Yesterday was a day of designers doing what they do best. Michael Kors was completely in his element with a collection predicated on the idea of ‘Sporty American Luxury’ (what else is new?), which is something he knows a thing or two about. (Didn’t Michael invent the genre?) He may not have ‘reinvented the wheel’ with the rather familiar vocabulary, but so what? What’s wrong with doing what you do best and reworking your biggest hits?
To a quick paced soundtrack, the models (men and women) jaunted energetically down the runway looking sporty, rich, and happy. Members of the ‘jet set’. Everything about the clothes shouted ‘luxe sportif’ from the earthy neutral shades that could best be described as typically fall like, to the gutsy fabrics (tweed, herringbone, wool melton, cashmere. Outerwear shined (no surprise there) and Michael’s coats were stellar. They were all short (meaning above the knee) and ranged from classic pea coats and steamers, to swing shapes. There were also sporty anoraks which were often juxtaposed with something unexpectedly more dressed (like the olive cotton anorak paired with a gold floral bronze metelasse skirt and orange cashmere pullover) for that ‘day for night’ effect.
Pants were shown in a variety of styles: sweatpants, cropped pants, classic trousers, and lavish fur trimmed cuffs, collars, and hems. And speaking of furs, they were a major statement here as in most other runways thus far (with the exception of Narciso Rodriguez and Marc Jacobs). Furs were flying down the runway - fur hats in a variety of shapes and pelts; lavish fur trims on cuffs, collars, and hems; fur vests, abbreviated shrugs, jackets, and coats. There was fox, mink, rabbit, sable, and broadtail. There was a nutria toggle coat, a broadtail swing dress, a paillette fox coat and a crowd pleasing knee length black lacquered cheetah brocade coat. PETA be damned! By the way, if they were to stop by the Tents, they would surely be aghast at all the fur clad guests. In a case of life imitating art, there are as many show goers wearing furs as furs being presented on the runway. (Hey, if you’re not going to wear them this week, with the dipping temperatures, well when? There is still nothing as warm.)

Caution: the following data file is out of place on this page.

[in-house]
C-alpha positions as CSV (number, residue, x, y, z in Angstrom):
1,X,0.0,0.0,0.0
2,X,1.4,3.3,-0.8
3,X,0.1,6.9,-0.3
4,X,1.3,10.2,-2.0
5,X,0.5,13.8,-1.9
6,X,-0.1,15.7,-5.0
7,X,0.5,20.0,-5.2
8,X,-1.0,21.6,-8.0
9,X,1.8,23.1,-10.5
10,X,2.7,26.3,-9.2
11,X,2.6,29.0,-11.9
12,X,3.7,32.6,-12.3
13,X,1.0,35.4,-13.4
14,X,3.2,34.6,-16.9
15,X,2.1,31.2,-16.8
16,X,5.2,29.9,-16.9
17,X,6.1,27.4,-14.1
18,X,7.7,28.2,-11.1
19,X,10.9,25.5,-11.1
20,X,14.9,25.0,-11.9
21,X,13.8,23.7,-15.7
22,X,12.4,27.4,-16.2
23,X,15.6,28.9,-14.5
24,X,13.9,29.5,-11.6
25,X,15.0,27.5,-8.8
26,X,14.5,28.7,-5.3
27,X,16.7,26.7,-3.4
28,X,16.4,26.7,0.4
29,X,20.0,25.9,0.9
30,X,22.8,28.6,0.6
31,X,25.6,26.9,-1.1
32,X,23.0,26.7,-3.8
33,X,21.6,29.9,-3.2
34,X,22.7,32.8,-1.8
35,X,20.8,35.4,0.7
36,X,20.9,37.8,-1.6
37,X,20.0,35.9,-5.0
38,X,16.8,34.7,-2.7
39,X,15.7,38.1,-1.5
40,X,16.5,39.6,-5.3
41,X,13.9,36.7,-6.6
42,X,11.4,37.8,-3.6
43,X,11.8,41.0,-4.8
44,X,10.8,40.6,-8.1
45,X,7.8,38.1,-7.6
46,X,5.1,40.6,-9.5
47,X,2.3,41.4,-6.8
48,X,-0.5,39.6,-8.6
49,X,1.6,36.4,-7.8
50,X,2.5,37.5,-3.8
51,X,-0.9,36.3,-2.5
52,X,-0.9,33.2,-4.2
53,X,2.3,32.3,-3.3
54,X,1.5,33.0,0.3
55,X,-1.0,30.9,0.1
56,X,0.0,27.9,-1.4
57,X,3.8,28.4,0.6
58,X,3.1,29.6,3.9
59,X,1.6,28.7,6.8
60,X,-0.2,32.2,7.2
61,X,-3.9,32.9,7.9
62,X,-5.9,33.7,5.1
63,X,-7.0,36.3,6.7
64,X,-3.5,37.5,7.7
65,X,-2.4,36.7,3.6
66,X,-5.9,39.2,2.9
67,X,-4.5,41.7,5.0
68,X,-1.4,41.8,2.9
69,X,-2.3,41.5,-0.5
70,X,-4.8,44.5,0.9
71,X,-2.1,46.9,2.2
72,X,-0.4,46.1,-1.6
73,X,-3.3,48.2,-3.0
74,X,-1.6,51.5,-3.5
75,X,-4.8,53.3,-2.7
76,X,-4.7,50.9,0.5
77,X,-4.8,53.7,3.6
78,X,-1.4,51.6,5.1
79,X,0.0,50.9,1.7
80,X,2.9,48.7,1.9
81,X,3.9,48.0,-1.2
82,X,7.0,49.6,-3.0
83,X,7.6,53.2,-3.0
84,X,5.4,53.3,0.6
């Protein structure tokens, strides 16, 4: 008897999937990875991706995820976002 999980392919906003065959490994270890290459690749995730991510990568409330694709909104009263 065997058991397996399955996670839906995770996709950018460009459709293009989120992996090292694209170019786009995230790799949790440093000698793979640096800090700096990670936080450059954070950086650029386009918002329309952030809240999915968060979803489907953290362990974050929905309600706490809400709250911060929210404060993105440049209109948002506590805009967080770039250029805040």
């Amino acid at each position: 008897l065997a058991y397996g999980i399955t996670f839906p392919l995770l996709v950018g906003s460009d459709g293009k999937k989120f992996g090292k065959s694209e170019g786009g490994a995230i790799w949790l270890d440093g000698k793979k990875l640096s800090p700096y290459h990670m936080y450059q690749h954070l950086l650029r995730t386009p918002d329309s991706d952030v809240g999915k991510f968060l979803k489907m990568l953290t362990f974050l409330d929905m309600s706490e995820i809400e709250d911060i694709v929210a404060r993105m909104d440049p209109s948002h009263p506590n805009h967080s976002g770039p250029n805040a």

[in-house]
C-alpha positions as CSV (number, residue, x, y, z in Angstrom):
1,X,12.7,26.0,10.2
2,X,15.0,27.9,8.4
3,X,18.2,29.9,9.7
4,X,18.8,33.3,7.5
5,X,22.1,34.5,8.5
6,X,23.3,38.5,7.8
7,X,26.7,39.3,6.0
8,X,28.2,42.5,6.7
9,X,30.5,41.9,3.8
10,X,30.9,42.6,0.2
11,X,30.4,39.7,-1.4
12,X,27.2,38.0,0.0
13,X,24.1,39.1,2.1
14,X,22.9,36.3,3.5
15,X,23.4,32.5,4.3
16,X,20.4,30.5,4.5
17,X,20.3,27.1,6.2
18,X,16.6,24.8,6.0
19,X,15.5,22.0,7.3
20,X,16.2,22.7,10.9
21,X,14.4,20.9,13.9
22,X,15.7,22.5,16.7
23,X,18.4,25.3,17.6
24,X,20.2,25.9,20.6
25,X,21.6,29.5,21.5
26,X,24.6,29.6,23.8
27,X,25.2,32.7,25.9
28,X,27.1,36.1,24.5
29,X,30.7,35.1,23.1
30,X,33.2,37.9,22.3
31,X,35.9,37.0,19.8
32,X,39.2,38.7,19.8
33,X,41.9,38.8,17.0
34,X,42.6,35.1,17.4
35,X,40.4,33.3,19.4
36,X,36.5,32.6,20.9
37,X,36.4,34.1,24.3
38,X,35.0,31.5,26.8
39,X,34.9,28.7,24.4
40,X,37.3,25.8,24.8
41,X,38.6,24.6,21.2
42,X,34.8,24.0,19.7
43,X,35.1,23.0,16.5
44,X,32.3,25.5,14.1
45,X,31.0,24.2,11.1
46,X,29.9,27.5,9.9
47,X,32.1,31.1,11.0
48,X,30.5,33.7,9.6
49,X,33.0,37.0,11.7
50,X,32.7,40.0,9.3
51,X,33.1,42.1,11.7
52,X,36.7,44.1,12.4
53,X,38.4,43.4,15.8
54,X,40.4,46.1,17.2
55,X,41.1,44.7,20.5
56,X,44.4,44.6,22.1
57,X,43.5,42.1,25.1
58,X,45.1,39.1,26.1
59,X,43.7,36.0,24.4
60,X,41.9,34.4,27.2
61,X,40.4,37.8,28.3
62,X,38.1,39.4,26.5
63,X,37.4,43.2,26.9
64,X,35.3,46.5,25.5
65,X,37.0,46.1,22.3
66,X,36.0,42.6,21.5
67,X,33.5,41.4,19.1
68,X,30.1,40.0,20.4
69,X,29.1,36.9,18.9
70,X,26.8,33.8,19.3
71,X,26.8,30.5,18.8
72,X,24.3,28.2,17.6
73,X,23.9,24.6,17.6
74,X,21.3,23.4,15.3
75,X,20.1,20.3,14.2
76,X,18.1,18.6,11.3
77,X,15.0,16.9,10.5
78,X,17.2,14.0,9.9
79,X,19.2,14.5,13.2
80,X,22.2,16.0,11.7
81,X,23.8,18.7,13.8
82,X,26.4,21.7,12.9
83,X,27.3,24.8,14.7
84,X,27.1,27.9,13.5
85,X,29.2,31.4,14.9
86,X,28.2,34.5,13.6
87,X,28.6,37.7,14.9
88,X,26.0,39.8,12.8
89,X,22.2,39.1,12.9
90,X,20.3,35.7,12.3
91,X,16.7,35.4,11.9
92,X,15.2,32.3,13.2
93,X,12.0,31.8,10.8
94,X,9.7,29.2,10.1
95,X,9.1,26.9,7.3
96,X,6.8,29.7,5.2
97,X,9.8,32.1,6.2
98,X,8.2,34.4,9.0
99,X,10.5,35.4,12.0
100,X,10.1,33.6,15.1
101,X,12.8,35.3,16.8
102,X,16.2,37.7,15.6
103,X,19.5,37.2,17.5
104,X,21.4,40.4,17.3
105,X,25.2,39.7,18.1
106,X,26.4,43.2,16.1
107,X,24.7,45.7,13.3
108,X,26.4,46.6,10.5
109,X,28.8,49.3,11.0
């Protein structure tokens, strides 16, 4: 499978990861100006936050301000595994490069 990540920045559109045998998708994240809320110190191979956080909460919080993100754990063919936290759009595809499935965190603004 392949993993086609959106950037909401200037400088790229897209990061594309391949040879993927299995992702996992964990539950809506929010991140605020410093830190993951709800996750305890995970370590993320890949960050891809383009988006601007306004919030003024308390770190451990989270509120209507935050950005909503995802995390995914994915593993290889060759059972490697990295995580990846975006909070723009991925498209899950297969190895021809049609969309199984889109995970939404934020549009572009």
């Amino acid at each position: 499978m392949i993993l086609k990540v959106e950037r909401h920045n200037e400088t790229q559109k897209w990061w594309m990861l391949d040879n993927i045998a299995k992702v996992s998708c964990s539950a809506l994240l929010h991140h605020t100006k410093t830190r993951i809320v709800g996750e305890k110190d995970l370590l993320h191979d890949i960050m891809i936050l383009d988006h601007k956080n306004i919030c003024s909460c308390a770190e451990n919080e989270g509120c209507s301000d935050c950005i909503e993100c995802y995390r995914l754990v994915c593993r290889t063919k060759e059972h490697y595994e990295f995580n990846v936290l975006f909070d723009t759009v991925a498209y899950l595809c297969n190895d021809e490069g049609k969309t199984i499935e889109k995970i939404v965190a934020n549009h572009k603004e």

Almost nobody does cashmere like MK (his yarns and weaves are thick and luxe) and cashmere pieces showed up as dresses, cardigans, pullovers, serapes. There were also hefty cable stitch hand knits done in luxuriously voluminous shapes. The bags were statement makers, from large structured satchels with bold gold hardware, to enormous ‘jet set’ metallic duffels. The footwear of choice was a high heel (pump or boot). While the collection was decidedly geared towards daytime (or the mix of day and night), evening wear was not forgotten. There were short paillette and fringed dance dresses in addition to several floor length entrance making gowns: a coffee strapless chiffon, a coffee crystal beaded jersey asymmetrical gown, and a black crystal beaded jersey one shoulder ‘Goddess’ gown. I could easily envision Melania Trump (sitting front row center with ‘The Donald’) wearing any of those to a big gala in New York or Palm Beach.